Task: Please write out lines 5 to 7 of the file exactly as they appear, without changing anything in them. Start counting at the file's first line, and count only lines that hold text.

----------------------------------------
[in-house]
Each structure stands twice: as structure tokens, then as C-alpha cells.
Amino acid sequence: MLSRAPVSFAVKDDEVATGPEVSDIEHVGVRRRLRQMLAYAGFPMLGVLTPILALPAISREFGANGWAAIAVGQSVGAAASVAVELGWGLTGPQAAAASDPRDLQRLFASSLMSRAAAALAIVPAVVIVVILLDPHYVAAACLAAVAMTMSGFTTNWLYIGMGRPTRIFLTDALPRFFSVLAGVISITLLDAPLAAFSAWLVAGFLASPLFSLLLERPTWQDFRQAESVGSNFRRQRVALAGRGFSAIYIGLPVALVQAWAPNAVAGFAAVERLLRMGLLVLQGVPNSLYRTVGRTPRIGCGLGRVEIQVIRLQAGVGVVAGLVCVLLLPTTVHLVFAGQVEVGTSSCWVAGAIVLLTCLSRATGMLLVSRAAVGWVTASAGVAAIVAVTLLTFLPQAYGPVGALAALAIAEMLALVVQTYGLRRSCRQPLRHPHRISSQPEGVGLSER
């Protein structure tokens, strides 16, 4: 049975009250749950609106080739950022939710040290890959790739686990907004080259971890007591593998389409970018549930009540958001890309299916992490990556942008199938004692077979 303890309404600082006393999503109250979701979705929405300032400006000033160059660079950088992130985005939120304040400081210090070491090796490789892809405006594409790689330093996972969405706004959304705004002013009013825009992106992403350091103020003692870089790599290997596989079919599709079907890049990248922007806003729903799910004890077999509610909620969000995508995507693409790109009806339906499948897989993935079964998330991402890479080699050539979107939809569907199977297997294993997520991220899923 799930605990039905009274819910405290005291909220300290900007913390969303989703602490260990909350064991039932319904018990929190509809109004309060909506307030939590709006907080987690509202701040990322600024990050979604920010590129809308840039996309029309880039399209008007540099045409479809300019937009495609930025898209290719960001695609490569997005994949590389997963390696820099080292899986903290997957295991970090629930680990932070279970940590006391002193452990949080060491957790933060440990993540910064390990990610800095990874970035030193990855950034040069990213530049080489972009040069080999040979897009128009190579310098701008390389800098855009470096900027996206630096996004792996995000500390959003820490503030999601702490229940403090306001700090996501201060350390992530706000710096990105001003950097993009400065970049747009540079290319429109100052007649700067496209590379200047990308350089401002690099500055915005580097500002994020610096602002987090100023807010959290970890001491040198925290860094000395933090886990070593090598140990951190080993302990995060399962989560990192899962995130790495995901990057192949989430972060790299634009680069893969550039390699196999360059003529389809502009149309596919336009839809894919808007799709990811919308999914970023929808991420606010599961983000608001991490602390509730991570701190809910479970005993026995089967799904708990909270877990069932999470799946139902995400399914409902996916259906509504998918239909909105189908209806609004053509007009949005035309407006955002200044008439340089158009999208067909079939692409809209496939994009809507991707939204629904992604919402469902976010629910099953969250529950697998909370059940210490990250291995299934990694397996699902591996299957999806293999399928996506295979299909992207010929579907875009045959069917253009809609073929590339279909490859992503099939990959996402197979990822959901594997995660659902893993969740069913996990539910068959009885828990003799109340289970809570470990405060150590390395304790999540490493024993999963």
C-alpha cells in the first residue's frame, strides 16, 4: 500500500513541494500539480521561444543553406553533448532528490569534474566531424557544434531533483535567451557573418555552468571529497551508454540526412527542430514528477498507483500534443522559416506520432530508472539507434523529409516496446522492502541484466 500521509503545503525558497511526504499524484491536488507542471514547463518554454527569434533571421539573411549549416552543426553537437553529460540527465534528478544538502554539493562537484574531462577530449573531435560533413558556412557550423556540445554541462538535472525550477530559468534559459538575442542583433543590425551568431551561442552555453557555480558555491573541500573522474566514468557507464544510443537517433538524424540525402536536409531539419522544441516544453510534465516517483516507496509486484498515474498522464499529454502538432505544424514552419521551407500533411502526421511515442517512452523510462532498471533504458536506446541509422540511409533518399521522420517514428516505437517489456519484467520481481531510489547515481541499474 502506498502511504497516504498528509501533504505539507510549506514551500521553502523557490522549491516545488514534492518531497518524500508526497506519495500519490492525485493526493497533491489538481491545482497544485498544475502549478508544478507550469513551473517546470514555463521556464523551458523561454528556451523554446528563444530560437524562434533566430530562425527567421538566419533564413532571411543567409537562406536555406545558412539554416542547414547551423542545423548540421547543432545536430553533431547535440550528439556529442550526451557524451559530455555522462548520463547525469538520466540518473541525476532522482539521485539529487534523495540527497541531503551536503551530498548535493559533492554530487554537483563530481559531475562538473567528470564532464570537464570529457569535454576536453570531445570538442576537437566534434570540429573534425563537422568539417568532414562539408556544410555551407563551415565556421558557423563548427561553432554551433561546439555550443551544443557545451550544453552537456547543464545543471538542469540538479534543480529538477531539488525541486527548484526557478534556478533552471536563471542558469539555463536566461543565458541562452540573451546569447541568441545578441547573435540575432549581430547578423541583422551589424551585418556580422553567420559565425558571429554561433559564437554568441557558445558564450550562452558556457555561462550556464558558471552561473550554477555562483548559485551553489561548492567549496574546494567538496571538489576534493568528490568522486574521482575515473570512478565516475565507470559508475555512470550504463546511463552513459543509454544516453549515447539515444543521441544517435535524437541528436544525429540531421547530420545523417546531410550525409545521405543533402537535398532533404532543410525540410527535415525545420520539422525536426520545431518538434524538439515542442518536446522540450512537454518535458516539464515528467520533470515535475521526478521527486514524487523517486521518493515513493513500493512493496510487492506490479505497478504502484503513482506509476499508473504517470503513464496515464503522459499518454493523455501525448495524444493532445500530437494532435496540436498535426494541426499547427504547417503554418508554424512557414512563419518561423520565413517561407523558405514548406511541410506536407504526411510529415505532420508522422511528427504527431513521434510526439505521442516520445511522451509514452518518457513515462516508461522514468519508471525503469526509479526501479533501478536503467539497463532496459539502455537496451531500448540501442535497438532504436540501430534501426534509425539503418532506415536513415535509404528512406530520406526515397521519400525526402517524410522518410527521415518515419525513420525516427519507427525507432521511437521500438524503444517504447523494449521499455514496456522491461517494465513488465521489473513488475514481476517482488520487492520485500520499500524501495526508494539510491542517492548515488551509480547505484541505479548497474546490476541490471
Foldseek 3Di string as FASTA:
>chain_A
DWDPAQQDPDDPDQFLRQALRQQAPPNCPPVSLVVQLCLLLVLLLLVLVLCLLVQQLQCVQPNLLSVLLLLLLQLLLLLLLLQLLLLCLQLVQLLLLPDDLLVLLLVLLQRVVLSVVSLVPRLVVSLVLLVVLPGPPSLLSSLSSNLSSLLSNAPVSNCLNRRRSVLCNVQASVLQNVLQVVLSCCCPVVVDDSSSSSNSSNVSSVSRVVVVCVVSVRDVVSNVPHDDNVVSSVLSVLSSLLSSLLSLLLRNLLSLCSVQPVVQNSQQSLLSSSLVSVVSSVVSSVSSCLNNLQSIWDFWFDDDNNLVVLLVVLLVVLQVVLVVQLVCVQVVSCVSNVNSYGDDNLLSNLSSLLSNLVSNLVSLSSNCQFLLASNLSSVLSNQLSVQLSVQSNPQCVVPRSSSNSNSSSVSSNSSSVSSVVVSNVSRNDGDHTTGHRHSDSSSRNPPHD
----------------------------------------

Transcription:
C-alpha cells in the first residue's frame, strides 16, 4: 500500500513541494500539480521561444543553406553533448532528490569534474566531424557544434531533483535567451557573418555552468571529497551508454540526412527542430514528477498507483500534443522559416506520432530508472539507434523529409516496446522492502541484466 500521509503545503525558497511526504499524484491536488507542471514547463518554454527569434533571421539573411549549416552543426553537437553529460540527465534528478544538502554539493562537484574531462577530449573531435560533413558556412557550423556540445554541462538535472525550477530559468534559459538575442542583433543590425551568431551561442552555453557555480558555491573541500573522474566514468557507464544510443537517433538524424540525402536536409531539419522544441516544453510534465516517483516507496509486484498515474498522464499529454502538432505544424514552419521551407500533411502526421511515442517512452523510462532498471533504458536506446541509422540511409533518399521522420517514428516505437517489456519484467520481481531510489547515481541499474 502506498502511504497516504498528509501533504505539507510549506514551500521553502523557490522549491516545488514534492518531497518524500508526497506519495500519490492525485493526493497533491489538481491545482497544485498544475502549478508544478507550469513551473517546470514555463521556464523551458523561454528556451523554446528563444530560437524562434533566430530562425527567421538566419533564413532571411543567409537562406536555406545558412539554416542547414547551423542545423548540421547543432545536430553533431547535440550528439556529442550526451557524451559530455555522462548520463547525469538520466540518473541525476532522482539521485539529487534523495540527497541531503551536503551530498548535493559533492554530487554537483563530481559531475562538473567528470564532464570537464570529457569535454576536453570531445570538442576537437566534434570540429573534425563537422568539417568532414562539408556544410555551407563551415565556421558557423563548427561553432554551433561546439555550443551544443557545451550544453552537456547543464545543471538542469540538479534543480529538477531539488525541486527548484526557478534556478533552471536563471542558469539555463536566461543565458541562452540573451546569447541568441545578441547573435540575432549581430547578423541583422551589424551585418556580422553567420559565425558571429554561433559564437554568441557558445558564450550562452558556457555561462550556464558558471552561473550554477555562483548559485551553489561548492567549496574546494567538496571538489576534493568528490568522486574521482575515473570512478565516475565507470559508475555512470550504463546511463552513459543509454544516453549515447539515444543521441544517435535524437541528436544525429540531421547530420545523417546531410550525409545521405543533402537535398532533404532543410525540410527535415525545420520539422525536426520545431518538434524538439515542442518536446522540450512537454518535458516539464515528467520533470515535475521526478521527486514524487523517486521518493515513493513500493512493496510487492506490479505497478504502484503513482506509476499508473504517470503513464496515464503522459499518454493523455501525448495524444493532445500530437494532435496540436498535426494541426499547427504547417503554418508554424512557414512563419518561423520565413517561407523558405514548406511541410506536407504526411510529415505532420508522422511528427504527431513521434510526439505521442516520445511522451509514452518518457513515462516508461522514468519508471525503469526509479526501479533501478536503467539497463532496459539502455537496451531500448540501442535497438532504436540501430534501426534509425539503418532506415536513415535509404528512406530520406526515397521519400525526402517524410522518410527521415518515419525513420525516427519507427525507432521511437521500438524503444517504447523494449521499455514496456522491461517494465513488465521489473513488475514481476517482488520487492520485500520499500524501495526508494539510491542517492548515488551509480547505484541505479548497474546490476541490471
Foldseek 3Di string as FASTA:
>chain_A